With so many teams and so many players flooding Major League Baseball recently, a player has to be prepared to be plucked from a team one day and dropped somewhere else the next day. Luckily for these players, baseball is the same everywhere you go. It is just a matter of adjusting to a new town, new teammates, new coaching staff, and a new uniform.
The Texas Rangers in the 8th round of the 2014 Major League Baseball draft drafted Erik Swanson, a 22-year old right-hander out of Iowa Western Community College. The 6’3’’, 220-pound Ohio native made 15 appearances in his debut season and then ten more last year over four different minor league levels, all in relief.
He began transitioning to the starting role this year, however. He was putting together a nice season in Hickory as a starter this year for the Crawdads too, posting a 3.43 ERA and 78-to-25 strikeout-walk- ratio over 81.1 innings, when all of the sudden he was sent packing to the Yankees in the Carlos Beltran trade.
The trade from the Rangers to the Yankees was somewhat of a shock to Swanson. He had to adjust and do it quickly---and it started in the Lowcountry in Charleston, South Carolina.
“I was getting ready to throw a bullpen and they shut me down so I kind of had an idea something was going on," Swanson recounted the trade. '[Dillon] Tate came out of the clubhouse and said he had gotten traded to the Yankees and after that they called us into the front office and let us both know we had been traded.
"Everything happened so fast after that. I was excited but also kind of bummed that I had to say goodbye to all the teammates I had played with over the last three years. Once everything settled down, the excitement started pouring on me.”
Unsettled in his role at the time, Swanson, who has potential as a starting pitcher but the fastball of a reliever, had been up to 99 mph at one point this year and was mostly sitting 94-97 mph with some movement between. The coaches seem to think that his changeup has the most potential and if that, along with the slider, comes along more then he could provide some role flexibility for the organization.
“This year, my biggest challenge with my pitches is the changeup I would have to say," Swanson admitted. "I need to be throwing it more consistently and making the pitch a strike every time, which has been a lot better as of lately. My fastball is my best pitch lately velocity-wise and I’m able to command it well."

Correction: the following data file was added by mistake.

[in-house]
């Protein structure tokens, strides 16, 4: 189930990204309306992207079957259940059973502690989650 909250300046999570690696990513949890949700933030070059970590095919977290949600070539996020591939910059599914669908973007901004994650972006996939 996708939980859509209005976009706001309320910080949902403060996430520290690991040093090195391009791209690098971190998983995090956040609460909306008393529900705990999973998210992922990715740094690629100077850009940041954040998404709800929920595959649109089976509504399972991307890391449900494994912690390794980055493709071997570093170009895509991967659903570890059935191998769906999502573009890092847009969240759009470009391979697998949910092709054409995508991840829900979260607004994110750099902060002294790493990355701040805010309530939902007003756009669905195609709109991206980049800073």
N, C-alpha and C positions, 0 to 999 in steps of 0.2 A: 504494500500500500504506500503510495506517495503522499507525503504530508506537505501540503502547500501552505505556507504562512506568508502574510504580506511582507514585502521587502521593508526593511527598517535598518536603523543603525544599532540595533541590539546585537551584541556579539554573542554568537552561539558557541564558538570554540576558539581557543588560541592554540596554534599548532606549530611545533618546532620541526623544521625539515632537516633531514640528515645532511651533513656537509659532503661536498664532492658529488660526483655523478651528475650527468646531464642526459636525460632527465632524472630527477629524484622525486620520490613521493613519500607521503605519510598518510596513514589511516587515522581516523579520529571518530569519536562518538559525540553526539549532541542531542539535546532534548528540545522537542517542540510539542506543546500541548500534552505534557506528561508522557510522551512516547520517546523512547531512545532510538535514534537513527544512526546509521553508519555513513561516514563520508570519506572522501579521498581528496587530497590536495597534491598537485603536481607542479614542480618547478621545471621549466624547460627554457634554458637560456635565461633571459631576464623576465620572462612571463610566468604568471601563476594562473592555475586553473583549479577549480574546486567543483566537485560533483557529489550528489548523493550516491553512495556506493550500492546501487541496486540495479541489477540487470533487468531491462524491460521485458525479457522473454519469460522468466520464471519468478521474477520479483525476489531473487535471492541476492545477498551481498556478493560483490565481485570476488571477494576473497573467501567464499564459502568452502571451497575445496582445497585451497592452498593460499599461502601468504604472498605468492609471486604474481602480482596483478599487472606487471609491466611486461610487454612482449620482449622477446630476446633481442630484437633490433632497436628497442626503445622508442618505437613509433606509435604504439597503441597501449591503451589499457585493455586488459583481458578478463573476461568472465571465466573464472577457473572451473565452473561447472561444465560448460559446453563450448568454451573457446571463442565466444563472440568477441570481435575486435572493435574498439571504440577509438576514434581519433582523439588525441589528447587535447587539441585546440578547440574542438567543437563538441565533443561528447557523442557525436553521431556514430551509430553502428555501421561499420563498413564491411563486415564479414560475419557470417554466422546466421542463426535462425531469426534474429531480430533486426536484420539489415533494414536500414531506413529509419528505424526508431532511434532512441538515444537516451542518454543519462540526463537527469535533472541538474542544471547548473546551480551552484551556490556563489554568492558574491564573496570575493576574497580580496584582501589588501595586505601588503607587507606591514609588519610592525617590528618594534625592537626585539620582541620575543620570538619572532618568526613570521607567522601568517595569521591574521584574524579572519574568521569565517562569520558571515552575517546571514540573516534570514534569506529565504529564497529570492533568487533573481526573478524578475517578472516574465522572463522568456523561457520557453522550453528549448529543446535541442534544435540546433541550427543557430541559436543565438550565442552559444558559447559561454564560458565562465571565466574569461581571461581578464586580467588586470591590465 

Yankees pitching coordinator Danny Borrell has begun working with Swanson and was excited to get the chance to work with him some more after the trade.
“He was really good his first night," Borrell said. "His fastball was really good---had a lot of life to it. It seems like he repeats his delivery very well and another kid with a good quality arm. He pitched four plus innings in his first outing here. At times his command came a little loose, but that was to be expected. He’s out here with a new team so he just has to adjust.”
According to Swanson, his arm felt great in his first outing.
“It had been almost 7 days since I had last thrown a pitch, so it was a little longer than what I was used to. Obviously the atmosphere is incredible here for being a Low-A team. I was just trying to soak it all in. It was awesome.”
Going from relieving to starting is as hard of an adjustment as any in baseball, but Borrell and Swanson were both pleased with the way it has turned out so far. With over 81 innings under his belt at the time of the trade, some 65 innings more than he had thrown last year, the Yankees took it easy with him upon his arrival. He made just five more appearances [two of them starts] in a clear innings-limit capacity.
“I think he just needs to get comfortable with this new team and adjust to what we’re trying to do with him. He just needs to get his innings [next year] and get his touches. In order to get those touches and get those reps he needs to be in a starting role. So long term, we’ll have to wait and see if he will adjust well enough to be a starter full-time. We will just maintain and monitor him from here on out and work with him continuously.”
Riverdogs manager Luis Dorante would like to see him improve mostly with is command overall. He wants to see him continue to throw strikes and he believes he can climb the ladder quickly.
Swanson is thankful for a chance to play in this organization and is excited to see where the rest of his career takes him.
“I realize I have a great opportunity here in Charleston right now and with the New York Yankees in the future hopefully. This is a great organization and I’m lucky to be a part of it. I just need to continue to do what I’m doing and see where it takes me.”